Feeds

Ofcom to clamp down on 'unfair' charges

Bill paying probe

Beginner's guide to SSL certificates

Telecoms firms must stop lumping "unfair" charges onto consumers' bills, according to new proposals put forward by Ofcom.

The UK regulator said penalties for paying by cash and cheque rather than direct debit, ending contracts early, or paying bills late should only reflect the charge to the operator rather than a way to get more money out of consumers and businesses.

Ofcom said its guidance, which covers landline, broadband, mobile and pay-TV providers, will ensure charges are "fair and transparent".

Under the proposals, providers will have to clearly advertise the cost of paying by cash or cheque, and the penalties for late or failed payments. Charges should only be made "after consumers have had a fair chance to pay their bills".

Contracts will also have to be more transparent, particularly regarding the cost of breaking a deal. A statement from Ofcom said: "A consumer who ends a contract early should never have to pay more than the payments left under the contract period - in fact they should often pay less than this, to reflect costs providers save because of their ability to recoup sums by selling services to other consumers."

Ofcom chief executive Ed Richards said: "Consumers are benefitting from greater competition and lower prices. But for consumers to get an all round fair deal they need to know the full costs of the services they are buying.

"Our proposals will encourage companies to be open and straightforward about additional charges where they feel it is ncessary to include them. In addition, our proposals mean that, in some cases, additional charges will be subject to clear limits which would provide direct protection for consumers."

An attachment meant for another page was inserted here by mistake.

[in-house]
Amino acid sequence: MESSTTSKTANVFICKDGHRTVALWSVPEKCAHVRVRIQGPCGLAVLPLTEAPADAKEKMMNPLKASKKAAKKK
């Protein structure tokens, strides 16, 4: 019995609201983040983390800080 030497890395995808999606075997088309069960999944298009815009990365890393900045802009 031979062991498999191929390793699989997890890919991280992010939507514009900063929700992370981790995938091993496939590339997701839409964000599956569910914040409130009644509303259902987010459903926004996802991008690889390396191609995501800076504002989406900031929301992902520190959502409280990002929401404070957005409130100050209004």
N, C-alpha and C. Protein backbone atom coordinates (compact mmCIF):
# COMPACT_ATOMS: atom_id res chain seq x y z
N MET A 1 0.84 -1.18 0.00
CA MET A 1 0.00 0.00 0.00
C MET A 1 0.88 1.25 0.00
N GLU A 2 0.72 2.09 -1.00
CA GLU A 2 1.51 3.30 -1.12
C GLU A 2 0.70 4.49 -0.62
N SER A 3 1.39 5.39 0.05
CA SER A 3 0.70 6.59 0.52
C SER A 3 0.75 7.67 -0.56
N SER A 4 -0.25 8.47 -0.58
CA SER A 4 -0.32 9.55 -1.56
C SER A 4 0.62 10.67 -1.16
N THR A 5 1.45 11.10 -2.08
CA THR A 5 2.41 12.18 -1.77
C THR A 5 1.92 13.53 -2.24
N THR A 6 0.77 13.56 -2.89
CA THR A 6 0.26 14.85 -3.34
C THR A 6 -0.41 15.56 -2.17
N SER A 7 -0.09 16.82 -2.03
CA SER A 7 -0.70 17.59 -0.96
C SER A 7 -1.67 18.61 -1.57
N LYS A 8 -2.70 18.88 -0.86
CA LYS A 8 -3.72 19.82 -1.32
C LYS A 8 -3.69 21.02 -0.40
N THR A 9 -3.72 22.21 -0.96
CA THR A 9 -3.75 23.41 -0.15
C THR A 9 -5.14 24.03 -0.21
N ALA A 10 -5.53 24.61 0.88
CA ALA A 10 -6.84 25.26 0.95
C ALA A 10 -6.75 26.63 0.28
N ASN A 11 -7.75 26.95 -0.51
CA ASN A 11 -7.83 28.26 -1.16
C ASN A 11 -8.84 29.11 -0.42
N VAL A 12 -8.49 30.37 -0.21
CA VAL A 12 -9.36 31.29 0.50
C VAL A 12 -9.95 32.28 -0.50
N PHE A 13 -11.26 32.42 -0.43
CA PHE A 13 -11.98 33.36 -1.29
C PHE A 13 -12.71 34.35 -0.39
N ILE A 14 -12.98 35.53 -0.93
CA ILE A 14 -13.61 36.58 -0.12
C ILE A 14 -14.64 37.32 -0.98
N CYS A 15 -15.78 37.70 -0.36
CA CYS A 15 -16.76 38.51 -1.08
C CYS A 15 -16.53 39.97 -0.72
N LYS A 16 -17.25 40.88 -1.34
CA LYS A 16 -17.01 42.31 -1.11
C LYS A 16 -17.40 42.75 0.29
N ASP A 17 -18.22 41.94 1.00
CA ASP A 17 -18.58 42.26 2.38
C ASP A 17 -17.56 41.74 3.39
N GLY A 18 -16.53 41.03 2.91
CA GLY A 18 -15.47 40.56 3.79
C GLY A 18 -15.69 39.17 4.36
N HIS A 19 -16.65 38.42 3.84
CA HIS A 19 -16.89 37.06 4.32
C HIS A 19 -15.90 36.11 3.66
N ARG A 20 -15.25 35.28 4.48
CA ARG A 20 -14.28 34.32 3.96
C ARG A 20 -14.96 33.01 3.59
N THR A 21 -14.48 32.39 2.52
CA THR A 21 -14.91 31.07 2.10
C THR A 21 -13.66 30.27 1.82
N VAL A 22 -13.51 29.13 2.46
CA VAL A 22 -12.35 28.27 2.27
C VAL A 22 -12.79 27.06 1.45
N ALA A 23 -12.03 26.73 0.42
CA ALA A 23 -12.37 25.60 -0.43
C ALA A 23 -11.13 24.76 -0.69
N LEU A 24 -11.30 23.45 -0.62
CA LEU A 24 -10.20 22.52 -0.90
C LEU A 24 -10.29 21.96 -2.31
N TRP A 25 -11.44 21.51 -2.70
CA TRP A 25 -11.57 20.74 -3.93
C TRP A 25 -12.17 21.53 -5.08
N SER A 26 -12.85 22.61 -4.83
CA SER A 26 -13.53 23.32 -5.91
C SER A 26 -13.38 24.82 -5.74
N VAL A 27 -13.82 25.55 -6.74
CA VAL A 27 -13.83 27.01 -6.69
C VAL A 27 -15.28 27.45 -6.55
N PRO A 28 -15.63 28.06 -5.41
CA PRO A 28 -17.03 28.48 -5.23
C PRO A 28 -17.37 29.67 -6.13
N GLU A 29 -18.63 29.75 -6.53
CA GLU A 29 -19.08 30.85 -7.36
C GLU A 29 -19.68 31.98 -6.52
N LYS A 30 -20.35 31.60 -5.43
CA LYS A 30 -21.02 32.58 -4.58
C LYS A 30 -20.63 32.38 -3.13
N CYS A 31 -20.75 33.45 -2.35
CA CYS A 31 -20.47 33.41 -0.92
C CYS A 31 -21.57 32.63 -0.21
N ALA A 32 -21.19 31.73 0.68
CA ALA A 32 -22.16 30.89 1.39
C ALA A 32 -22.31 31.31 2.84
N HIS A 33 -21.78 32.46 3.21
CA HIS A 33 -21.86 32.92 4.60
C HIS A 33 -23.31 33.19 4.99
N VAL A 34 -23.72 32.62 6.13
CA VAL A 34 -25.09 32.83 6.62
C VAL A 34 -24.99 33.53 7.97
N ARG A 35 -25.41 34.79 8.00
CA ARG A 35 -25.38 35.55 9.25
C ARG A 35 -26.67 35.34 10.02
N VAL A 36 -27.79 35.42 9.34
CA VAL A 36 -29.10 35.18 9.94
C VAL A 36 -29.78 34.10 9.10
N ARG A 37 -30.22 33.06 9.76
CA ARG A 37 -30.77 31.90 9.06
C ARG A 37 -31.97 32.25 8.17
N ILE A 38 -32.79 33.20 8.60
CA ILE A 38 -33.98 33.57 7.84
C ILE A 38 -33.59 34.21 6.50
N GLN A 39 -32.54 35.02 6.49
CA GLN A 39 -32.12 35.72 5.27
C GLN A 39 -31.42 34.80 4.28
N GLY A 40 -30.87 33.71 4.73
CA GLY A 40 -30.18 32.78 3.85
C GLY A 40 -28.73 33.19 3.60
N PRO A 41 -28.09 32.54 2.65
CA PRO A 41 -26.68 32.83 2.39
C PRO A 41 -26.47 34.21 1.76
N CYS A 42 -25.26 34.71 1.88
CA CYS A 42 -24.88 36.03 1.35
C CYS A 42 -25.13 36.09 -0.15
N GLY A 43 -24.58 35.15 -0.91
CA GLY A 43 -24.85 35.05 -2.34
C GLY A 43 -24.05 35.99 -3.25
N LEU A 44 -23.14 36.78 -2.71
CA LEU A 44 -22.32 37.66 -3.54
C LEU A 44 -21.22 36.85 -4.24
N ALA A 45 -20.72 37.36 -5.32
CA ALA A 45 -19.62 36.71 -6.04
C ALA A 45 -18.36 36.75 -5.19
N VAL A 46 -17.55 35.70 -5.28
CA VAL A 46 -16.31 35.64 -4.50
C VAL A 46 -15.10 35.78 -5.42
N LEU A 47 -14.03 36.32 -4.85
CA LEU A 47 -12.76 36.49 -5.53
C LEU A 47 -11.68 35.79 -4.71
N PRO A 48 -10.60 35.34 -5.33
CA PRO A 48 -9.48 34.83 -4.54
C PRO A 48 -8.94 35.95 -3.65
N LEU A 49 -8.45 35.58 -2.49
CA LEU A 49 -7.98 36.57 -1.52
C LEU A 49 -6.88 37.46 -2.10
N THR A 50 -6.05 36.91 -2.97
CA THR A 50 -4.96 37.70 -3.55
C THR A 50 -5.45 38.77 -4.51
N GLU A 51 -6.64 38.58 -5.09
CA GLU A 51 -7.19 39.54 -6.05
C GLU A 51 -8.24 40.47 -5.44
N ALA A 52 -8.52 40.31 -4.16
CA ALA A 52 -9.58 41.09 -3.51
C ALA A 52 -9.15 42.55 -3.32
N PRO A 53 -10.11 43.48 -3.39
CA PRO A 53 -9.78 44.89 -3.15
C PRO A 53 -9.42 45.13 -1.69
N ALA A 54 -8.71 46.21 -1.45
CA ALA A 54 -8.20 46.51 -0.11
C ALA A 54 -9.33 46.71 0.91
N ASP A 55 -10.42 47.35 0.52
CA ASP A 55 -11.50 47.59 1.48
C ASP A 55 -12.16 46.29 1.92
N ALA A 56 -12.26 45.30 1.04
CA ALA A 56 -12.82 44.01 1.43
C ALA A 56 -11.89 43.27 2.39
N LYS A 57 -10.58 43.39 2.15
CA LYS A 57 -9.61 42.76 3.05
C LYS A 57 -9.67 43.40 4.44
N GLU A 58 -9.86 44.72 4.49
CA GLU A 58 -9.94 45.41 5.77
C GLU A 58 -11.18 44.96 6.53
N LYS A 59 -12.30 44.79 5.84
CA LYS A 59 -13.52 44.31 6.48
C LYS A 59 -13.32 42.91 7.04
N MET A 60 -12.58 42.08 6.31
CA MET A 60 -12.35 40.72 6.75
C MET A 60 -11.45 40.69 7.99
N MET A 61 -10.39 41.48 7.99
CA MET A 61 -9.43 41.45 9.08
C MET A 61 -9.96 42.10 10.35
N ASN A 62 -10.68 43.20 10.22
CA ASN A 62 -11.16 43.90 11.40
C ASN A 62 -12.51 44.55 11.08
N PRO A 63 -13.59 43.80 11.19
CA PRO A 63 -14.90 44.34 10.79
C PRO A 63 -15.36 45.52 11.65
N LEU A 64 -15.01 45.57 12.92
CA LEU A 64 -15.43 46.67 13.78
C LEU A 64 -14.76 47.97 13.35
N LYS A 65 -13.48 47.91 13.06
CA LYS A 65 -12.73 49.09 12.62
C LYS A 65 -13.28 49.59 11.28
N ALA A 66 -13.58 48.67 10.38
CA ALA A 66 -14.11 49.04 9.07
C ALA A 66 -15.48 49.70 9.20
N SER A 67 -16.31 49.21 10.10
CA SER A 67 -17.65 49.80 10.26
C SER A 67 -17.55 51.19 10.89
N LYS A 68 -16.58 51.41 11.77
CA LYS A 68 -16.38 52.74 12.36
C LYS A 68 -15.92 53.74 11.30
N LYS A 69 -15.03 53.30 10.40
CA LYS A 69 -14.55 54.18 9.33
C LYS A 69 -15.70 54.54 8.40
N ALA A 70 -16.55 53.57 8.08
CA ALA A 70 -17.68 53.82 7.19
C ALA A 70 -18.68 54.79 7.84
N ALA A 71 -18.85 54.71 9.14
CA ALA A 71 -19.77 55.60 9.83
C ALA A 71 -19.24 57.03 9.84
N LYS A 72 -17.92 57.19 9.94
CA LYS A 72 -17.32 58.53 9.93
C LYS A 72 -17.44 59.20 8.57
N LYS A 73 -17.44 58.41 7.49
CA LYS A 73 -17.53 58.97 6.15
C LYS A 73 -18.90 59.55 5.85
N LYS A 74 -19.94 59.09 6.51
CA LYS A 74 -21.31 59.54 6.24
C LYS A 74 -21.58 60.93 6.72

Ofcom is seeking views on the guidance until 8 May. Once the guidance is published, providers will have three months to comply before enforcement under the Unfair Terms in Consumer Contract Regulations 1999. ®

Security for virtualized datacentres

More from The Register

next story
WHY did Sunday Mirror stoop to slurping selfies for smut sting?
Tabloid splashes, MP resigns - but there's a BIG copyright issue here
Spies, avert eyes! Tim Berners-Lee demands a UK digital bill of rights
Lobbies tetchy MPs 'to end indiscriminate online surveillance'
How the FLAC do I tell MP3s from lossless audio?
Can you hear the difference? Can anyone?
Google hits back at 'Dear Rupert' over search dominance claims
Choc Factory sniffs: 'We're not pirate-lovers - also, you publish The Sun'
While you queued for an iPhone 6, Apple's Cook sold shares worth $35m
Right before the stock took a 3.8% dive amid bent and broken mobe drama
Inequality increasing? BOLLOCKS! You heard me: 'Screw the 1%'
There's morality and then there's economics ...
prev story

Whitepapers

Providing a secure and efficient Helpdesk
A single remote control platform for user support is be key to providing an efficient helpdesk. Retain full control over the way in which screen and keystroke data is transmitted.
Intelligent flash storage arrays
Tegile Intelligent Storage Arrays with IntelliFlash helps IT boost storage utilization and effciency while delivering unmatched storage savings and performance.
Beginner's guide to SSL certificates
De-mystify the technology involved and give you the information you need to make the best decision when considering your online security options.
Security for virtualized datacentres
Legacy security solutions are inefficient due to the architectural differences between physical and virtual environments.
Secure remote control for conventional and virtual desktops
Balancing user privacy and privileged access, in accordance with compliance frameworks and legislation. Evaluating any potential remote control choice.